Tunisian Arrest Leads to Pregnant Sudanese Abandonment

image courtesy of Salma Ahmed


Pregnant Sudanese 26 year old nurse Tafaul Omar was left stranded under the burning desert heat. She was among 14 other migrants in Alasaa, Libya, who told Reuters on August 8th that they were arrested on the border and dumped there with no help. This is a practice which Tunisia has denied.

Speaking to Reuters, Omar told her story that she was with her husband, Yaseen Adam had been living in Zarziz, a southern town near the border with Libya, where he is a day laborer, in Tunisia. They had been saving up to pay smugglers to take them to Italy. She said police arrested them last week and drove them to the border.

As they were trying to go to Italy, there was “beating and insults” before they got arrested, the men were beaten up by authorities while the women were left alone to fend for themselves in the desert. They walked for “three, four hours” without knowing the direction in the desert.

Since Tunisian authorities initiated mass expulsions in early July, hundreds of migrants from Africa have been arriving in Libya daily, enduring extreme temperatures and challenging conditions.

The group of men and women from Sudan, Senegal, Ghana and Mali had walked for four hours before a Libyan border patrol that Reuters accompanied found them at the weekend and gave them water and food, Omar and the others said.

The couple fled their Khartoum home because of the warfare that suddenly broke out there in April with shellfire in their neighbourhood killing Omar’s father, and traveled through Chad and Algeria before arriving in Tunisia, they said.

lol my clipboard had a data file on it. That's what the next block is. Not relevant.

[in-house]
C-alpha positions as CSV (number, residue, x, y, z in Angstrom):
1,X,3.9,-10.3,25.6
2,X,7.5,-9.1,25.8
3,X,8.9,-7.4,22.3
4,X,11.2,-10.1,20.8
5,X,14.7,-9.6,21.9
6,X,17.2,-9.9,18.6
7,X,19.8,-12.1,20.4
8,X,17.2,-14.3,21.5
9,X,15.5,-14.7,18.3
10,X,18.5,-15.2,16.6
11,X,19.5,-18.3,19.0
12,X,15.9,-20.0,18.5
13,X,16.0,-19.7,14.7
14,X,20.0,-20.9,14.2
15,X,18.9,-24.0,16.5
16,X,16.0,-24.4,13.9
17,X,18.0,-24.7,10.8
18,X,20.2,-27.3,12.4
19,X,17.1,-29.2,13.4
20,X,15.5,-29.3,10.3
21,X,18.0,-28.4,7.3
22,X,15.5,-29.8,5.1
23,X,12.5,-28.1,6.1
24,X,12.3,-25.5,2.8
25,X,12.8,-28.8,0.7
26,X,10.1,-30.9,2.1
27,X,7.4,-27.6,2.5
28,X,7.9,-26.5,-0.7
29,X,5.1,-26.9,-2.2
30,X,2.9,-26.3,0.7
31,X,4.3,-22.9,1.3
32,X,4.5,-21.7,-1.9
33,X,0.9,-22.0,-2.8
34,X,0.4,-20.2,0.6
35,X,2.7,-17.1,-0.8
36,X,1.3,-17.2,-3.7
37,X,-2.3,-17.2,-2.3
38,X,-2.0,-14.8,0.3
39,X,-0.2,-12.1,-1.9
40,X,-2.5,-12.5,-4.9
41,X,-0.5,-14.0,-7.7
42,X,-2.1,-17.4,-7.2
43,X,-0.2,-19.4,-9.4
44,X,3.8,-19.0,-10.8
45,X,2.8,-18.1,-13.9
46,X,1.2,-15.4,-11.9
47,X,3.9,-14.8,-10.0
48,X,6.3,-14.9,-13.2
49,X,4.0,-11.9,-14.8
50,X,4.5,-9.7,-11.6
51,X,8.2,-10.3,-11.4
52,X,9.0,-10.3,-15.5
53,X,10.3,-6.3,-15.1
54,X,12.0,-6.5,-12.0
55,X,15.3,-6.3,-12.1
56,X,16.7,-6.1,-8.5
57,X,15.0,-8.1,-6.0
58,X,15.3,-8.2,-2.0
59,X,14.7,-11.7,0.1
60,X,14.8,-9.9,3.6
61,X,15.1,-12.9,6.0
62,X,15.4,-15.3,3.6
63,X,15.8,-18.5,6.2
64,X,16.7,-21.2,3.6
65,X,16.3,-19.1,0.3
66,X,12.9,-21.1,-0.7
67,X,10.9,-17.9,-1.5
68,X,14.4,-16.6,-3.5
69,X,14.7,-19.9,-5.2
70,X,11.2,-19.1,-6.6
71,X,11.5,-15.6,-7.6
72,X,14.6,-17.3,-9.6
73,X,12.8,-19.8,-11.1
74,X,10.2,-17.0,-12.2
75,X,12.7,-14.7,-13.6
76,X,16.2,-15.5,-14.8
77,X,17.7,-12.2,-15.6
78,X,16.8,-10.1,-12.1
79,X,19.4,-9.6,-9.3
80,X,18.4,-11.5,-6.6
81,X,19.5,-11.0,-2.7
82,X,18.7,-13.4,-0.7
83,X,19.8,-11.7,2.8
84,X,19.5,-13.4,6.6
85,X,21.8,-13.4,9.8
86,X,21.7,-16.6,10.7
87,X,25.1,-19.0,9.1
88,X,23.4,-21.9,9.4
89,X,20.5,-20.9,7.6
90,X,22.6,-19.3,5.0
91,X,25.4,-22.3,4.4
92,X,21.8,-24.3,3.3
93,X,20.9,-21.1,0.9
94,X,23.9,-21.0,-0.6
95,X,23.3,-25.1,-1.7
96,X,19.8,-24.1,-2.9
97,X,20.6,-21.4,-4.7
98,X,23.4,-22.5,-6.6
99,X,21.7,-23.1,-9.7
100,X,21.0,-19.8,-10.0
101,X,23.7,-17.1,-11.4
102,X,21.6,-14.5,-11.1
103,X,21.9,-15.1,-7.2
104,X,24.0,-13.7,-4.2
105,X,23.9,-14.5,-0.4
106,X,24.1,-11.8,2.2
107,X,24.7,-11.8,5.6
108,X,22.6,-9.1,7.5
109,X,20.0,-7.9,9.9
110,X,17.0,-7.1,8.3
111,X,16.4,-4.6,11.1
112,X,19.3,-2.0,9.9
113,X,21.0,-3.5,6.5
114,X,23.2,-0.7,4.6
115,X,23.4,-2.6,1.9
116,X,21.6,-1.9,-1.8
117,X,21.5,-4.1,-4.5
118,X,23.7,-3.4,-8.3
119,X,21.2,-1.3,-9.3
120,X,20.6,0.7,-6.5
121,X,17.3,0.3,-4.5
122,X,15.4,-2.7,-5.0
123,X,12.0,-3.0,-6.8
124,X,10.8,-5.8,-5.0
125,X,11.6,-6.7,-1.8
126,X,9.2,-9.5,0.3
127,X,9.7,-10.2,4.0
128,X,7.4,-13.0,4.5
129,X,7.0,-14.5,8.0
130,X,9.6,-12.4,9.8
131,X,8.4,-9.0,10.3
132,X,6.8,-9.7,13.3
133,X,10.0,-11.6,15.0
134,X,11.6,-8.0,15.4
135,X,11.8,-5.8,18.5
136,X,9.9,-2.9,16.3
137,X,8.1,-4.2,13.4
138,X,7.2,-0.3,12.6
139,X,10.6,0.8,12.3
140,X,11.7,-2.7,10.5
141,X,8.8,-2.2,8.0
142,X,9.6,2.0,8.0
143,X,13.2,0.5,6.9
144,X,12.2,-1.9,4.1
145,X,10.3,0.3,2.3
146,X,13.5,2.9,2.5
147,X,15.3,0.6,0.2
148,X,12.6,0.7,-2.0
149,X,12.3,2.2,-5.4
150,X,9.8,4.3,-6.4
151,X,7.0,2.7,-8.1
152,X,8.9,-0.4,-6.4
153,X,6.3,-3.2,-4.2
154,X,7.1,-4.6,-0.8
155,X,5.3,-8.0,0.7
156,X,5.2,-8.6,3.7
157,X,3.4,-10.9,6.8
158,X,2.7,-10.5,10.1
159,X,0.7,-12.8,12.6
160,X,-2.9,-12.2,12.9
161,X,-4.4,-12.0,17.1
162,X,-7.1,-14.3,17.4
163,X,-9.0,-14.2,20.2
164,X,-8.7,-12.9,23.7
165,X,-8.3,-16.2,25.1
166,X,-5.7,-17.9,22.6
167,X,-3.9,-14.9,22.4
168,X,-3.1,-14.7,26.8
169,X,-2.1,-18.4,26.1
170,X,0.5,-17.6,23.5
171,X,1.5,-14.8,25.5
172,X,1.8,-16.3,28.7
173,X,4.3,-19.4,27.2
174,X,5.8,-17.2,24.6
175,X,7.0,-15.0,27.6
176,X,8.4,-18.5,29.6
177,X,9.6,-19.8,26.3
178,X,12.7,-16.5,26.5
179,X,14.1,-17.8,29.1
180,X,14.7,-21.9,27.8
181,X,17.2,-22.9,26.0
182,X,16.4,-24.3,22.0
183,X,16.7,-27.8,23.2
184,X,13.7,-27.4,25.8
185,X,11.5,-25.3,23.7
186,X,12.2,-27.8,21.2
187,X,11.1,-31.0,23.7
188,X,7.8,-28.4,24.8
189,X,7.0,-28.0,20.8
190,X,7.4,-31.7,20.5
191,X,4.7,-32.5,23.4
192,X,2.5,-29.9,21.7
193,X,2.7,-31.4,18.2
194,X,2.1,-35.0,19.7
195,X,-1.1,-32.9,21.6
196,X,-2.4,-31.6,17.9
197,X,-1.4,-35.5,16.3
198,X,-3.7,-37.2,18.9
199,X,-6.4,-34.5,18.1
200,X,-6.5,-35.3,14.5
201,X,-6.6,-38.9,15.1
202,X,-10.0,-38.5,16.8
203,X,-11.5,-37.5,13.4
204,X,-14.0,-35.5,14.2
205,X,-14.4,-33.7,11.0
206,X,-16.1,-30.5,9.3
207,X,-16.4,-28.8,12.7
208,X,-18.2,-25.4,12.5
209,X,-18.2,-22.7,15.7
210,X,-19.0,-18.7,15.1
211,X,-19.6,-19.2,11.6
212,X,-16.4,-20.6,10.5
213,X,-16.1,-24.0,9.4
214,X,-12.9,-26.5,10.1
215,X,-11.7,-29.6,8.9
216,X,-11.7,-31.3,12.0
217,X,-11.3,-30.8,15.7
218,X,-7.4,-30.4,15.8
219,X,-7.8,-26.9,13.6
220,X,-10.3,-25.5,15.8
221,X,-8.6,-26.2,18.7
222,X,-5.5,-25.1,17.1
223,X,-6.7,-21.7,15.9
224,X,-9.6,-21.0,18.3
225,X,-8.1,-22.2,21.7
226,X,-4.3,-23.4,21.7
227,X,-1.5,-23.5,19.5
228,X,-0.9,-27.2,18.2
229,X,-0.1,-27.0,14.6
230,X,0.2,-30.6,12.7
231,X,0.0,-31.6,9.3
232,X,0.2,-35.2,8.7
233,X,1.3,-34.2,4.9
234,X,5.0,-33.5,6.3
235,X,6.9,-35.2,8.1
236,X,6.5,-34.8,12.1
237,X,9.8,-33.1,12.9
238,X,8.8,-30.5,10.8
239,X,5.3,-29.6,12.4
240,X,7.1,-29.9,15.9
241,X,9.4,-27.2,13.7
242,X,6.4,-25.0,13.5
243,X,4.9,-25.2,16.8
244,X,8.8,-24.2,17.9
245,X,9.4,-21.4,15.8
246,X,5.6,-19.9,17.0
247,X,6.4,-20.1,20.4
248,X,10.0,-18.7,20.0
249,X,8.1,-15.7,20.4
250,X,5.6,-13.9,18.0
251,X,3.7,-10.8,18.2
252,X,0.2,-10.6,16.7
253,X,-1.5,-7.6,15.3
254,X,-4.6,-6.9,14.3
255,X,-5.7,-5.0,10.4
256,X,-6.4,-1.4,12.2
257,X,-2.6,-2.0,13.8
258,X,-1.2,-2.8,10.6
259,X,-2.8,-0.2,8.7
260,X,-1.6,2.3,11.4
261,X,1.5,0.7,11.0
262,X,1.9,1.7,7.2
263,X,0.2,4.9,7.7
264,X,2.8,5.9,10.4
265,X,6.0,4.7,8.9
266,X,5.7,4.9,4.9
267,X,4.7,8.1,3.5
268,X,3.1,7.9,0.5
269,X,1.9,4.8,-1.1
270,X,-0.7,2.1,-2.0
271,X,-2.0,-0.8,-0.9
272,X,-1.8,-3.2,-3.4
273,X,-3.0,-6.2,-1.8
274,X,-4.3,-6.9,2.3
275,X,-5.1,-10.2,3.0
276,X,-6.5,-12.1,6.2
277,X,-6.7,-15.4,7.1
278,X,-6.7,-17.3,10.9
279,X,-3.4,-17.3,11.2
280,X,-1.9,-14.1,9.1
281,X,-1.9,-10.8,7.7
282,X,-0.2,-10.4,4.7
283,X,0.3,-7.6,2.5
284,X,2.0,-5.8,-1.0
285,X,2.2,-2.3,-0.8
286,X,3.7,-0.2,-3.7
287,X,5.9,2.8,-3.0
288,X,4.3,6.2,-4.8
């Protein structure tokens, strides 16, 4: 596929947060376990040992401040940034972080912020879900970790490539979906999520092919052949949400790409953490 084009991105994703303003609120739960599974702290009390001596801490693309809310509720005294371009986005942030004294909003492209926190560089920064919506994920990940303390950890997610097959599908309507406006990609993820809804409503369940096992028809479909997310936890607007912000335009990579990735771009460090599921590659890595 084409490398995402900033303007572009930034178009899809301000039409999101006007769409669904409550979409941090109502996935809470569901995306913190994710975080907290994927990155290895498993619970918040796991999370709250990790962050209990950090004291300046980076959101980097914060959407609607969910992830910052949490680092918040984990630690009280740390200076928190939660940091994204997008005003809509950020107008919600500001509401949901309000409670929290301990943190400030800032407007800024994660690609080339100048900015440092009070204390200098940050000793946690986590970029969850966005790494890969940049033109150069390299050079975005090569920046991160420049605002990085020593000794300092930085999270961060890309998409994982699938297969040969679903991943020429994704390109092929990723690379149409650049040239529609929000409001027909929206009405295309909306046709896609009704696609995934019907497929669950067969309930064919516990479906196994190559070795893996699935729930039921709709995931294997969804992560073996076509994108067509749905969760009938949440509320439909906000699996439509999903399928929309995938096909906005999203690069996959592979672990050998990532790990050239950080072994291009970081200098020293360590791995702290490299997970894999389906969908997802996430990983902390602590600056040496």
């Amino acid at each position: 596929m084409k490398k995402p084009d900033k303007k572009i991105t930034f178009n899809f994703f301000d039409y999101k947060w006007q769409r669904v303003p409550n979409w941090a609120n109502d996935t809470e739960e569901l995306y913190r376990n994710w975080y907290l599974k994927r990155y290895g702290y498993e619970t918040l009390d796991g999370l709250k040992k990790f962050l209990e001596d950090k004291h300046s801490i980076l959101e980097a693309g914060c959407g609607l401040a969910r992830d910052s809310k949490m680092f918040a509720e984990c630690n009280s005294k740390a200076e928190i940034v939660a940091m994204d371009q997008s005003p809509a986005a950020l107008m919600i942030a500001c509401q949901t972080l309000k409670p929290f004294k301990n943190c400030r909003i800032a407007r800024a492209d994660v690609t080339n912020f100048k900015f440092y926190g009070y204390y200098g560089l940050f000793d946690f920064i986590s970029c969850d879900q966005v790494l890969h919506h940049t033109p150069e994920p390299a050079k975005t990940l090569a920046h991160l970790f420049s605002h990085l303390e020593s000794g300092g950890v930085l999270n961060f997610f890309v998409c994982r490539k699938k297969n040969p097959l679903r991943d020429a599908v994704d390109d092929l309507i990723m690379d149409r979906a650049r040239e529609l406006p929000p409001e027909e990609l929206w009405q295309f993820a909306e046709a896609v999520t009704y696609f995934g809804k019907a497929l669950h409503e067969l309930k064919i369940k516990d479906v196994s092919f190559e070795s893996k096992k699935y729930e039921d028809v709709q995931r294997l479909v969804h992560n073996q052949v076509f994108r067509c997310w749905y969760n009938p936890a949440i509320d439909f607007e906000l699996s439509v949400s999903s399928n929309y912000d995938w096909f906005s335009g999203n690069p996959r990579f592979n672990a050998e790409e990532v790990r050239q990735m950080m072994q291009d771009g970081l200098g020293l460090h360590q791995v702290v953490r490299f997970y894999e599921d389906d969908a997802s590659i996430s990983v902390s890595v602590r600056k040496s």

“Tunisia rejects all accusations of expelling African immigrants,” said Interior Ministry spokesperson Faker Bouzgaya, when asked by Reuters about the migrants’ accounts. Asked how those stranded in the desert had arrived there, he said “People who meet the conditions for legal entry into Tunisia will be allowed in,” adding “Tunisia is not responsible for what happens outside its borders” without elaborating.

Despite the criticism directed at Tunisia’s approach, the European Union last month said it would give the country more than 100 million euros to help combat people smuggling and improve border management although in reality the figure was closer to 1.7bn euros in total when a number of other areas were also bankrolled.



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